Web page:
Community spirit on display as meals prepared at Wolverhampton gurdwara

The spirit of different parts of the community was on display at a Wolverhampton gurdwara.

Pat McFadden and Stuart Anderson spent time at the Gurdwara helping to pack the bags and boxes
Pat McFadden and Stuart Anderson spent time at the Gurdwara helping to pack the bags and boxes

A collaboration between the STA Foundation and the Guru Tegh Bahadur Ji Gurdwara, in Blakenhall, helped to provide a huge number of hot meals for families across the city while the coronavirus pandemic continues.

Members of both the foundation and the Gurdwara started work at 6am to prepare more than 2,000 meals from the Langar kitchen.

They were joined by volunteers throughout the day to help pack the meals into bags and boxes, including local MPs Pat McFadden and Stuart Anderson.

Wolverhampton South East MP Pat McFadden packs some of the food parcels

The two MPs spent an hour working to pack the meals, which were pre-ordered and collected by organisations such as food banks, church groups and other charities.

Wolverhampton South West MP Stuart Anderson has had his own battle with the virus, having only recently recovered from it, and spoke about his honour at helping serve people in the community.

Wolverhampton South West MP Stuart Anderson with some of the bags being prepared

He said: "The STA foundation and the gurdwara do so much in Wolverhampton and to come along and just do my bit is absolutely humbling to see what's going on here.

"I don't think it can be underestimated how big an impact this virus is having on communities and across the country. This is providing a lifeline to people which is brilliant."

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The gurdwara is part of Pat McFadden's constituency of Wolverhampton South East and he spoke about how the work of voluntary groups showed the best of the human spirit.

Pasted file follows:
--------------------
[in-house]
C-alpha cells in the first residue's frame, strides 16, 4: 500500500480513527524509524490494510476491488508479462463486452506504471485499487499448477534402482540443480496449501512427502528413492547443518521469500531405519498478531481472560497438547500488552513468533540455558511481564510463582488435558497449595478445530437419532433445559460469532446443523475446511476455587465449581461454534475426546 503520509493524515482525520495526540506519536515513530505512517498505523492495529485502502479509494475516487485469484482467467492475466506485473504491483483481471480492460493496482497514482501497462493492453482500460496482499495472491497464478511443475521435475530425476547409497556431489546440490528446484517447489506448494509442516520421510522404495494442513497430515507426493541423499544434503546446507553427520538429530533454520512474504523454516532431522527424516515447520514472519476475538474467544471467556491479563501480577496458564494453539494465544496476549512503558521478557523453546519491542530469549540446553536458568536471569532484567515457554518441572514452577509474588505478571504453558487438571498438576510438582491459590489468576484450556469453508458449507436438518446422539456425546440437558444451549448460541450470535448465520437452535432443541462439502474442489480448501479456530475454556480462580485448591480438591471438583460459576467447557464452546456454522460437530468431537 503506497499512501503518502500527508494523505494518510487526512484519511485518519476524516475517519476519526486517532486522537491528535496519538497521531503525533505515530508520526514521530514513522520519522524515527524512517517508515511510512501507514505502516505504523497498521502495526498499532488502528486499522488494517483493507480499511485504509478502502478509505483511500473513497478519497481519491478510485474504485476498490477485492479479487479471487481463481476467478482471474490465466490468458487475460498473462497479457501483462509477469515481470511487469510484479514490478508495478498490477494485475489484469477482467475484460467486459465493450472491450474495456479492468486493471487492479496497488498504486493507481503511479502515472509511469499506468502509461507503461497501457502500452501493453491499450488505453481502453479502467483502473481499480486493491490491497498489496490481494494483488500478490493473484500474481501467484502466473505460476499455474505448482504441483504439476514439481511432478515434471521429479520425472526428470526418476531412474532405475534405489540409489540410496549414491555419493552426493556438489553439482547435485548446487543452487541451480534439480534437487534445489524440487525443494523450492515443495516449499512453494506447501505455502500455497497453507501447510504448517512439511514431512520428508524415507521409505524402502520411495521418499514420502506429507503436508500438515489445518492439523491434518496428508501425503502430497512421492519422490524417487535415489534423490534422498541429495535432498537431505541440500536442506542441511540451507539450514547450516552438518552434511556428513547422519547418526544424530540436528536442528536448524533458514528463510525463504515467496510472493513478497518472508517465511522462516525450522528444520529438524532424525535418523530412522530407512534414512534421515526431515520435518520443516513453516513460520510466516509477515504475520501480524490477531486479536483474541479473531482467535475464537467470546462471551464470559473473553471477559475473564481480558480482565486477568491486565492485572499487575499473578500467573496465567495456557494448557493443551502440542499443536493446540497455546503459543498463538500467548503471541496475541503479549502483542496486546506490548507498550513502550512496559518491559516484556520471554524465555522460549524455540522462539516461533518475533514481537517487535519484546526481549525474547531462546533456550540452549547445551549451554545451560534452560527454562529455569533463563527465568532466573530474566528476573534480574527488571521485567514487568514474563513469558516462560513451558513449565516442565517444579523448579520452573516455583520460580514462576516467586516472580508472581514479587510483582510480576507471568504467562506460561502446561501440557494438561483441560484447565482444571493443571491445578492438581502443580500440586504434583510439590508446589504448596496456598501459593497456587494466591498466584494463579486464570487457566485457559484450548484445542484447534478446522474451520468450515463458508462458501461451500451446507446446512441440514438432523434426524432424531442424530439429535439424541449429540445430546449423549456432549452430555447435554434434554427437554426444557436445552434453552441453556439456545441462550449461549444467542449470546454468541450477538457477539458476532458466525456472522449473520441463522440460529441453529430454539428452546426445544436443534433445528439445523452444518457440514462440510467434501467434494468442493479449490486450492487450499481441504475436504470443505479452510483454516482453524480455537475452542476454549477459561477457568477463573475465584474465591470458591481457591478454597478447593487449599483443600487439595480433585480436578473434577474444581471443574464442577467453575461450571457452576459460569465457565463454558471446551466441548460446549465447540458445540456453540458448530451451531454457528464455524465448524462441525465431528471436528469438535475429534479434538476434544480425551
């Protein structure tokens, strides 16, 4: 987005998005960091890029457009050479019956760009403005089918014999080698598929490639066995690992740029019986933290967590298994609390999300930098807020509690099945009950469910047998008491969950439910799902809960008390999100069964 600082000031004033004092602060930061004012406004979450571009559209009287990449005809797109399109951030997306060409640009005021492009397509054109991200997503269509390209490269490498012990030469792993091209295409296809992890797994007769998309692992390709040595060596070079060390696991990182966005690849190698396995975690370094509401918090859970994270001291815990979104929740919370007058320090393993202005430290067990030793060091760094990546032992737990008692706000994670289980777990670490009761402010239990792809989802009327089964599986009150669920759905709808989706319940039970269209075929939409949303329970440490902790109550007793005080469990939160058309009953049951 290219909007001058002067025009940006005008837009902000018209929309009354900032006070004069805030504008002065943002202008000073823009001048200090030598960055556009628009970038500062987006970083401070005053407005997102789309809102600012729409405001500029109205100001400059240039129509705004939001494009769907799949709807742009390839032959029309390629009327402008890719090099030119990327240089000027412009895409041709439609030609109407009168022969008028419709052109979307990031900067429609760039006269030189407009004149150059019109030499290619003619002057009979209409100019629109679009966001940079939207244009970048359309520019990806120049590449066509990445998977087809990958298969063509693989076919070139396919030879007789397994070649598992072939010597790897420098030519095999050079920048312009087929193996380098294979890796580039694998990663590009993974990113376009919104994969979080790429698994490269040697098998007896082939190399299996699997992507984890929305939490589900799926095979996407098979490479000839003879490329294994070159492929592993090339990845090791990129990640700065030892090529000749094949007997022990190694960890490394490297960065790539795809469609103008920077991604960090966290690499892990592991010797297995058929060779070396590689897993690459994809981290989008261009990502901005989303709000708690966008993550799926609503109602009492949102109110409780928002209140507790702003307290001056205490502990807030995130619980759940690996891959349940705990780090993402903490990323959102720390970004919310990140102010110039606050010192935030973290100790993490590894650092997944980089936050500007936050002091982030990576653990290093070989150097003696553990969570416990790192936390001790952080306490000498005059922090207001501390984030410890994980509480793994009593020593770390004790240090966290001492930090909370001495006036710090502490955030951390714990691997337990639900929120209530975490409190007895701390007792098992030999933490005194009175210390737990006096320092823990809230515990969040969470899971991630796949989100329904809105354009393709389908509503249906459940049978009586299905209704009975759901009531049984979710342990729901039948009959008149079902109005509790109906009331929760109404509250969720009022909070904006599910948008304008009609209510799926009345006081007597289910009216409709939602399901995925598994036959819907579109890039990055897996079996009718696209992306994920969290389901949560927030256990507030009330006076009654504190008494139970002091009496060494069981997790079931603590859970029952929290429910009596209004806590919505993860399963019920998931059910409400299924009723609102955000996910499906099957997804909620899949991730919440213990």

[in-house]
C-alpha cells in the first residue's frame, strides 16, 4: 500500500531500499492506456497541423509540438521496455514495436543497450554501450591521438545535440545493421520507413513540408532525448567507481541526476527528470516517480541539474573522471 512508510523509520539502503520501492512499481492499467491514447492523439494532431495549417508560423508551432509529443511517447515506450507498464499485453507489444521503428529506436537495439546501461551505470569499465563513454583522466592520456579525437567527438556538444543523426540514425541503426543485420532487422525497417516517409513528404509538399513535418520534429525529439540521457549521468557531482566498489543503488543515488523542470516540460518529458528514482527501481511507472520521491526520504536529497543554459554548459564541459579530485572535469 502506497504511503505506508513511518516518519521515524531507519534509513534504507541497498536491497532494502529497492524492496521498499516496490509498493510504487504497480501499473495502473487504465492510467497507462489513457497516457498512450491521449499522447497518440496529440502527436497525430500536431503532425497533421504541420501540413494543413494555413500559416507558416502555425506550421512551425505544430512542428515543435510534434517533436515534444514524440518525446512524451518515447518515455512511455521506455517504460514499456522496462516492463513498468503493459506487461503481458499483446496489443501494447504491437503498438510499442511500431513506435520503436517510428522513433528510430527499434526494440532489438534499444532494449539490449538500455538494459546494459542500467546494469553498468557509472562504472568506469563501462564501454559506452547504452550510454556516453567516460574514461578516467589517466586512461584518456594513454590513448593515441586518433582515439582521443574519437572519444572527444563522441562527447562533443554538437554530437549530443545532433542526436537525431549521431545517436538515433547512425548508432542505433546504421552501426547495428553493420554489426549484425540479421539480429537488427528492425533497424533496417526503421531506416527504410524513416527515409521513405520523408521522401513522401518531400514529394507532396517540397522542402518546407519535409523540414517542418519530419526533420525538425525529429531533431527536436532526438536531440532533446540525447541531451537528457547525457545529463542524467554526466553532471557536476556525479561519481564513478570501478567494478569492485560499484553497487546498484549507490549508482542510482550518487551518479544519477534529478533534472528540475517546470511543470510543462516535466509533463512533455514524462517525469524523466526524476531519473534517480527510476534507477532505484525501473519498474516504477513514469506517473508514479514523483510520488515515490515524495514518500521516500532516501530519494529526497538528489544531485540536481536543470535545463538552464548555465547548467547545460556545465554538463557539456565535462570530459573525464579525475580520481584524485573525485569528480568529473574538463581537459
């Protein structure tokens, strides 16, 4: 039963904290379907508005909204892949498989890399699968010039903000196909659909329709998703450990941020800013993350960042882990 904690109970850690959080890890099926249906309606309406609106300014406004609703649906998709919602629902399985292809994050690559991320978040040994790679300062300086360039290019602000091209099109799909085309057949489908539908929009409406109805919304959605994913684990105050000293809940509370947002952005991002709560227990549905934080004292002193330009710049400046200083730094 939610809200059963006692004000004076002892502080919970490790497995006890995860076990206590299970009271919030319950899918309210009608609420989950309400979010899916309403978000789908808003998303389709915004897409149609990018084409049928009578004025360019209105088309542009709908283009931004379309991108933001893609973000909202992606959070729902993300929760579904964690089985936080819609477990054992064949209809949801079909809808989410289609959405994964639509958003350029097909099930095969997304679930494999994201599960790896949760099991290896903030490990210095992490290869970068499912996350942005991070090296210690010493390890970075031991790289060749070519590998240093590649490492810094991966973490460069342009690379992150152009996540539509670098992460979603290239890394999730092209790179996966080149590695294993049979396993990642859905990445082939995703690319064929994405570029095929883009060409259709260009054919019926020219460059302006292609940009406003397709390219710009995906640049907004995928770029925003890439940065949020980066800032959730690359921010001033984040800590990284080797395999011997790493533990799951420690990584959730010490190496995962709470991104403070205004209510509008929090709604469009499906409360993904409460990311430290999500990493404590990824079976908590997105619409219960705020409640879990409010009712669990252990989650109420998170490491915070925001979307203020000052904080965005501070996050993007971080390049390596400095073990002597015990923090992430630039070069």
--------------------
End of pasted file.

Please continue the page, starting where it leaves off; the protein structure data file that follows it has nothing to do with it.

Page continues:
He said: "We've seen a great coming together of churches and volunteer organisations, like here at the Sikh gurdwara, to get food and help to people who need it.

"People may be feeling isolated or can't go shopping for one reason or another and it's just our tremendous effort which shows the best of the city.

"People want to, if they're in a position to, be able to help out because this situation we're in is no respecter of wealth, or colour or creed or anything like that."

The planning of the kitchen donations was done over three weeks, with communications going on with organisations to find out how many families needed support.

Manny Johal, STA Foundation senior co-ordinator, helped organise the collections and promotion of the kitchen and said it would go on for as long as there was a demand for it.

In terms of how the kitchen and collection related to Sikhism, he said: "Sikhism is all about giving, so this is our way of giving vulnerable families or people in need or people in isolation.

"Various organisations across the Wolverhampton area have contacted us and said we need anything between 10 and 100 meals, and that's what we've prepared.

"It is specifically for organisations that know of families that are in need of some meals or some cooked meals."

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